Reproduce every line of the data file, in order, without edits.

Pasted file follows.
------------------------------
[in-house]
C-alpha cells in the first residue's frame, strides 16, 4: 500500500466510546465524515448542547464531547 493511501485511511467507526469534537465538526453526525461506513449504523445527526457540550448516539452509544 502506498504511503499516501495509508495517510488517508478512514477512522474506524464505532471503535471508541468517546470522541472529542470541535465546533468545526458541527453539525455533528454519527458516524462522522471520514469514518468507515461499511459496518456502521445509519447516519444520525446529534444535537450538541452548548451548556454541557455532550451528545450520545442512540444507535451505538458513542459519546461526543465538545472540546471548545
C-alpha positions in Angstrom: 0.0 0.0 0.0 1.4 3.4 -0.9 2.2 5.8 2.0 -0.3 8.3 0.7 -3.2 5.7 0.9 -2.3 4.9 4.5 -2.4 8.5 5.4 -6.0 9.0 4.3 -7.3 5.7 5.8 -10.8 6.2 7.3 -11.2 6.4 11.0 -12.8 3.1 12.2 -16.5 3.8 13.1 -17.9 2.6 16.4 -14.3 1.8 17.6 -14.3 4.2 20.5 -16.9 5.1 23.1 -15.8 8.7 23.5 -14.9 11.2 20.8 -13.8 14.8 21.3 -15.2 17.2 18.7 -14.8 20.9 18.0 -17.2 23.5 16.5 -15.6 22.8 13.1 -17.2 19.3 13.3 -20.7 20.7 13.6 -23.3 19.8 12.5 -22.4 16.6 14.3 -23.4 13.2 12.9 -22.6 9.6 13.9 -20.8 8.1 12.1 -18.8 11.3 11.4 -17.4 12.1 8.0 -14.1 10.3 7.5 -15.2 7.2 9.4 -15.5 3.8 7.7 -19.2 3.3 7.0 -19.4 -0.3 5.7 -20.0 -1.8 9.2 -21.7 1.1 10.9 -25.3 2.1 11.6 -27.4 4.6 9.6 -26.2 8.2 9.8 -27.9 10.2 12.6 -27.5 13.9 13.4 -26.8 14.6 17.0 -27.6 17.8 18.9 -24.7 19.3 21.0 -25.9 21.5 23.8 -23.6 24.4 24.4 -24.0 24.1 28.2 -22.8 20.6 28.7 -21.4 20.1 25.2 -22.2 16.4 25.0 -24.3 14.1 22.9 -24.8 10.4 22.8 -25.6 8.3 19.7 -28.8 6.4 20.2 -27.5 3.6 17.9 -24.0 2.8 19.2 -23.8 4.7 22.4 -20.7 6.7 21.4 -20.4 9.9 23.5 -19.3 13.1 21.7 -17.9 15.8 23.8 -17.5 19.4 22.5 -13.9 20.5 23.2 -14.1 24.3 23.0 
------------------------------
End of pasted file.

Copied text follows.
[in-house]
C-alpha cells in the first residue's frame, strides 16, 4: 500500500466510546465524515448542547464531547 493511501485511511467507526469534537465538526453526525461506513449504523445527526457540550448516539452509544 502506498504511503499516501495509508495517510488517508478512514477512522474506524464505532471503535471508541468517546470522541472529542470541535465546533468545526458541527453539525455533528454519527458516524462522522471520514469514518468507515461499511459496518456502521445509519447516519444520525446529534444535537450538541452548548451548556454541557455532550451528545450520545442512540444507535451505538458513542459519546461526543465538545472540546471548545
C-alpha positions in Angstrom: 0.0 0.0 0.0 1.4 3.4 -0.9 2.2 5.8 2.0 -0.3 8.3 0.7 -3.2 5.7 0.9 -2.3 4.9 4.5 -2.4 8.5 5.4 -6.0 9.0 4.3 -7.3 5.7 5.8 -10.8 6.2 7.3 -11.2 6.4 11.0 -12.8 3.1 12.2 -16.5 3.8 13.1 -17.9 2.6 16.4 -14.3 1.8 17.6 -14.3 4.2 20.5 -16.9 5.1 23.1 -15.8 8.7 23.5 -14.9 11.2 20.8 -13.8 14.8 21.3 -15.2 17.2 18.7 -14.8 20.9 18.0 -17.2 23.5 16.5 -15.6 22.8 13.1 -17.2 19.3 13.3 -20.7 20.7 13.6 -23.3 19.8 12.5 -22.4 16.6 14.3 -23.4 13.2 12.9 -22.6 9.6 13.9 -20.8 8.1 12.1 -18.8 11.3 11.4 -17.4 12.1 8.0 -14.1 10.3 7.5 -15.2 7.2 9.4 -15.5 3.8 7.7 -19.2 3.3 7.0 -19.4 -0.3 5.7 -20.0 -1.8 9.2 -21.7 1.1 10.9 -25.3 2.1 11.6 -27.4 4.6 9.6 -26.2 8.2 9.8 -27.9 10.2 12.6 -27.5 13.9 13.4 -26.8 14.6 17.0 -27.6 17.8 18.9 -24.7 19.3 21.0 -25.9 21.5 23.8 -23.6 24.4 24.4 -24.0 24.1 28.2 -22.8 20.6 28.7 -21.4 20.1 25.2 -22.2 16.4 25.0 -24.3 14.1 22.9 -24.8 10.4 22.8 -25.6 8.3 19.7 -28.8 6.4 20.2 -27.5 3.6 17.9 -24.0 2.8 19.2 -23.8 4.7 22.4 -20.7 6.7 21.4 -20.4 9.9 23.5 -19.3 13.1 21.7 -17.9 15.8 23.8 -17.5 19.4 22.5 -13.9 20.5 23.2 -14.1 24.3 23.0 